As the door opens, all the trainees freeze. A man strolls in, his steps slow and measured. A pair of dark sunglasses is perched atop his sharp nose. He has an aura of confidence that demands respect.
"Isn't this good?" he asks, his tone as impassive as the expression on his face. "I size you up, you size me up."
For the 39th Batch of NDU trainees, that was our first encounter with 3WO Seah.
Having graduated from Basic Military Training three days earlier, we were now immersed in a far greater challenge - the 16-week Combat Diver Course (CDC).
As we navigated the next four months - which were the most difficult, revealing and rewarding of my life - the man we called "Warrant Hans" was our guide.
You have to stay strong
He demanded our best in everything we did. Once, a trainee completed his IPPT (Individual Physical Proficiency Test) 2.4km run in 7min 43s.
Warrant Hans immediately "dropped" the trainee for 50 push-ups, because he had failed to surpass his previous timing of 7min 38s.
Warrant Hans was not being cruel - he wanted to make us stronger, to show us that only by pushing ourselves could we improve.
On one occasion, he revealed: "There is a purpose behind everything I say or do. You might not see it, but it’s there."
He could be fierce and unwavering, but he was also an unflinchingly fair man. When we deserved it, he showered upon us seemingly endless waves of push-ups, flutter kicks, and other muscle-searing exercises. He never "hammered" (punished) us without reason.
On the flip-side, if we performed well, he did not hesitate to praise. For this, he commanded our undying respect.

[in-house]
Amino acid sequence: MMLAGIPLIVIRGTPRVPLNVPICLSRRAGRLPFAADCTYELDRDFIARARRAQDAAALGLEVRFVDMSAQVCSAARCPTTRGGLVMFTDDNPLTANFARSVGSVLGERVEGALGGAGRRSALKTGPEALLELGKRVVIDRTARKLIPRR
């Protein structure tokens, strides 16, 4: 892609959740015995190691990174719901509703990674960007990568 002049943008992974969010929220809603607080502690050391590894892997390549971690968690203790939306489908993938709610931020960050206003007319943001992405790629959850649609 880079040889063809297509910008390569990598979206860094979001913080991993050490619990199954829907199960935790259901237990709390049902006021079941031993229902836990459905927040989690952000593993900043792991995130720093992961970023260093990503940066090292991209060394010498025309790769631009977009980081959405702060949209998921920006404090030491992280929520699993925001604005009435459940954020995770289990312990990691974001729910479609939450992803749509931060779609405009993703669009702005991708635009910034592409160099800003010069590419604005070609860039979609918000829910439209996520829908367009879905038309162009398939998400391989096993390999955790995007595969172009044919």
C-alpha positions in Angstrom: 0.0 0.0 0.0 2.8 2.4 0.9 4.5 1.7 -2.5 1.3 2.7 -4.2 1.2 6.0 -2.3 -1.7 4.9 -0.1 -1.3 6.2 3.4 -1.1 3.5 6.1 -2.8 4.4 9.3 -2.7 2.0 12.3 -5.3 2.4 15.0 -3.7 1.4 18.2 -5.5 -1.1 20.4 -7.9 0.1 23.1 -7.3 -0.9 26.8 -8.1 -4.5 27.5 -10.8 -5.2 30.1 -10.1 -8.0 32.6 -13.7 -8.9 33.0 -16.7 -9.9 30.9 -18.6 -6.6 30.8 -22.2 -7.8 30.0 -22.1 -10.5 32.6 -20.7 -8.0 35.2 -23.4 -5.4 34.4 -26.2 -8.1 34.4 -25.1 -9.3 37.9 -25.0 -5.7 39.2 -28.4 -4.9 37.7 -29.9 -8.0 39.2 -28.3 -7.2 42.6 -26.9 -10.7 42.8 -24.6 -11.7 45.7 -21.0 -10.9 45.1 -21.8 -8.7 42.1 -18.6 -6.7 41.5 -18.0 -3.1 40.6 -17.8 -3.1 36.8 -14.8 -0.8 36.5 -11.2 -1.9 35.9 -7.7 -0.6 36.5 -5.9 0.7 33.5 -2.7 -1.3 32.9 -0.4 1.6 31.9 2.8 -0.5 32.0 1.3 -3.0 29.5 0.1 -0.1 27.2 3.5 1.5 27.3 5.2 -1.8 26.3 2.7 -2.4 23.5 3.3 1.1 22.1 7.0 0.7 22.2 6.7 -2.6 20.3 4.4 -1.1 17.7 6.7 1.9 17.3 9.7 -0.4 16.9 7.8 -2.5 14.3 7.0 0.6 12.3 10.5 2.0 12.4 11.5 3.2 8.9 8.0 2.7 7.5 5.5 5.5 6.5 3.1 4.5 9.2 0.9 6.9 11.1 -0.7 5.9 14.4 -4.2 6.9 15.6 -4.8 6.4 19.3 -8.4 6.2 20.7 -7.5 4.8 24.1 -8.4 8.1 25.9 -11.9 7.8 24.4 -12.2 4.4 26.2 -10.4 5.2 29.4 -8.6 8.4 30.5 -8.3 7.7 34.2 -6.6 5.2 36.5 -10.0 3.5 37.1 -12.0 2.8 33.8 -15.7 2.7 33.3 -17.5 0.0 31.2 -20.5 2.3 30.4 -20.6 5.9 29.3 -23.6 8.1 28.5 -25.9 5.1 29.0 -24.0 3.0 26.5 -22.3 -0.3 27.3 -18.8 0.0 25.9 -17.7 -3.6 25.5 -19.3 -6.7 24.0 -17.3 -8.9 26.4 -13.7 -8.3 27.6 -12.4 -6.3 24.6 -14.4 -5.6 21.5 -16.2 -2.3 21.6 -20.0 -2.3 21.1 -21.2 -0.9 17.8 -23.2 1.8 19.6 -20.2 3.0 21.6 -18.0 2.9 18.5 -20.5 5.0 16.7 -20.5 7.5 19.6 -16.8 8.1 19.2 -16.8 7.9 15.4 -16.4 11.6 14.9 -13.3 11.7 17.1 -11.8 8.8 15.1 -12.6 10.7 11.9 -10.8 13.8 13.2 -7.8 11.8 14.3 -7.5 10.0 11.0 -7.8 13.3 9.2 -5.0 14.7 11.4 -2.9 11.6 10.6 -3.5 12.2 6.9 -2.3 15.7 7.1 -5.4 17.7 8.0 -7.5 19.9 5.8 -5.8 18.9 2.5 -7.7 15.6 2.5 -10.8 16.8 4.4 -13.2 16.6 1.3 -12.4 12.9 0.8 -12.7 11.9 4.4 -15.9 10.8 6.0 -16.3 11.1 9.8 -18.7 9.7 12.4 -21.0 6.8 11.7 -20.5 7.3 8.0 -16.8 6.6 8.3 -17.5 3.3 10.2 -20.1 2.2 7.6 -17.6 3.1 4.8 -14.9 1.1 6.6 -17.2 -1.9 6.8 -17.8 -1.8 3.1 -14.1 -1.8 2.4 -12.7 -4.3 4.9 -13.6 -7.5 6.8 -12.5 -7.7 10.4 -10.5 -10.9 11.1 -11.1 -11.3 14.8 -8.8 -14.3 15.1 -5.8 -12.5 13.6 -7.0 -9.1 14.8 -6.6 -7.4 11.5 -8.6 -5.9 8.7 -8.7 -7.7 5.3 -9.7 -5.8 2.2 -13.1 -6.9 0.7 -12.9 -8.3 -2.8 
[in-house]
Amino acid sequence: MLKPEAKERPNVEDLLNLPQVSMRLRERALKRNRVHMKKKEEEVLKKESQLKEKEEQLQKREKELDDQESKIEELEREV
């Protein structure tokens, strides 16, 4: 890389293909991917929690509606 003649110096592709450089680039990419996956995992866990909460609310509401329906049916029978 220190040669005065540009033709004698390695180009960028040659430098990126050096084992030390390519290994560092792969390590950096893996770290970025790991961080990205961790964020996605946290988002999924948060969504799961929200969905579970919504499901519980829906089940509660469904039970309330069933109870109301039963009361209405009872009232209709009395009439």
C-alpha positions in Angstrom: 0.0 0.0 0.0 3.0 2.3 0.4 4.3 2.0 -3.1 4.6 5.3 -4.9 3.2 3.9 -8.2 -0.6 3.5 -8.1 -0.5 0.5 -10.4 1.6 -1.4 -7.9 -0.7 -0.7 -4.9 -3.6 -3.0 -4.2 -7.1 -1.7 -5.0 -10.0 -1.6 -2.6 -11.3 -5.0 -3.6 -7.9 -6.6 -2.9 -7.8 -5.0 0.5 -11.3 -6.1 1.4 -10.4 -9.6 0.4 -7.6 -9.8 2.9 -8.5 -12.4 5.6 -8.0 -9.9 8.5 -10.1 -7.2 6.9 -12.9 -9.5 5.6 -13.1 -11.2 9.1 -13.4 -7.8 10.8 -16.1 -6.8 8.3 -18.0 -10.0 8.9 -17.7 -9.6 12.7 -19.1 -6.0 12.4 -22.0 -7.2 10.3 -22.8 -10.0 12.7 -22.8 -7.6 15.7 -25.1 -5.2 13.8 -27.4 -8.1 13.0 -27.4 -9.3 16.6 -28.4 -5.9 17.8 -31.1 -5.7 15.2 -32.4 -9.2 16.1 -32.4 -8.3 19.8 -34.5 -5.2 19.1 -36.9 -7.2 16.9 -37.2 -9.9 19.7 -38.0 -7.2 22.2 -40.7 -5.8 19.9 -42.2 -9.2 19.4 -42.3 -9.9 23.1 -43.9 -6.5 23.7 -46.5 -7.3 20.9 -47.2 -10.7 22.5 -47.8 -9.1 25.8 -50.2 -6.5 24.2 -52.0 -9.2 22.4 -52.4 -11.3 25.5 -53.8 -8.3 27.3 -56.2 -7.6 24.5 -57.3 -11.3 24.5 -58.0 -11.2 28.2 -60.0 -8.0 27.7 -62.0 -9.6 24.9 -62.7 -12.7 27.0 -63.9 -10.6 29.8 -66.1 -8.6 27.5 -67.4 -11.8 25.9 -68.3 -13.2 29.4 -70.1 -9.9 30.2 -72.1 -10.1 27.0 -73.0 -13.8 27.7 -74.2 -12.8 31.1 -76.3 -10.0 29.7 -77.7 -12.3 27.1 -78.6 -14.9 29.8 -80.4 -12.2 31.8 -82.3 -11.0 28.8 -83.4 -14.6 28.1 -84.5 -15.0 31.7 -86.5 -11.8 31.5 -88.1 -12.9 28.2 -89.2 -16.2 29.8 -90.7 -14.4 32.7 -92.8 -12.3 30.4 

As time went on, we began to catch glimpses of warmth and laughter beneath his steely facade.
Gradually, his true personality trickled through, and we learned that he was a family man, devoted to his wife and two children; a quipster capable of effortlessly making us laugh; and a motivator, inspiring us to transcend our perceived limits.
You gotta tough it out
Often, after a gruelling session of physical training, he talked to all of us as a batch.
In these talks, he encouraged us to highlight any issues we had, and helped us to solve them. If he sensed our dedication was waning, he could revitalise our resolve.
When one trainee expressed uncertainty as to whether he could survive the course, Warrant Hans answered: "To see the rainbow, you have to get through the rain."
Our training was his top priority, and he frequently worked late. One night, as he was helping us plan a simulated mission, he received a phone call from his daughter. He placed it on speaker, and we heard his daughter ask when her daddy would be home for her birthday.
With disbelief, we realised that Warrant Hans was spending her birthday working with us. As we sang Happy Birthday to his daughter, we truly understood the depth of our Platoon Commander's dedication.
On 20 Sep 2013, the 39th CDC batch graduated. Under Warrant Hans' stewardship, a record-breaking 73 trainees passed out as naval divers. The norm is around 50.
You must do your best
Shortly afterwards, I learnt I would be one of five divers sent to Officer Cadet School. Though incredibly honoured to be chosen, I was reluctant to leave.
It was heart-wrenching to leave my batch, to leave NDU. Asking Warrant Hans if we could talk privately, I voiced my feelings.
In response, he did not offer compassion or consolation. Instead, he simply said: "If not you, then who? You have a responsibility to go - to represent 39th, to represent NDU."
Standing before the man who led us through so much, I was suddenly gripped by a memory. It was of Warrant Hans speaking to us midway through CDC.
He said: "I am very protective of my family. You all are my family. I will stand in front of you all - when the heat is coming, I will stand in front of you. I represent you.
"And, rightfully so, you must represent me."
Warrant Hans' hawk-like gaze, as piercing as ever, bore into me.
I nodded, and said the only thing I could.
"I'll do my best, sir."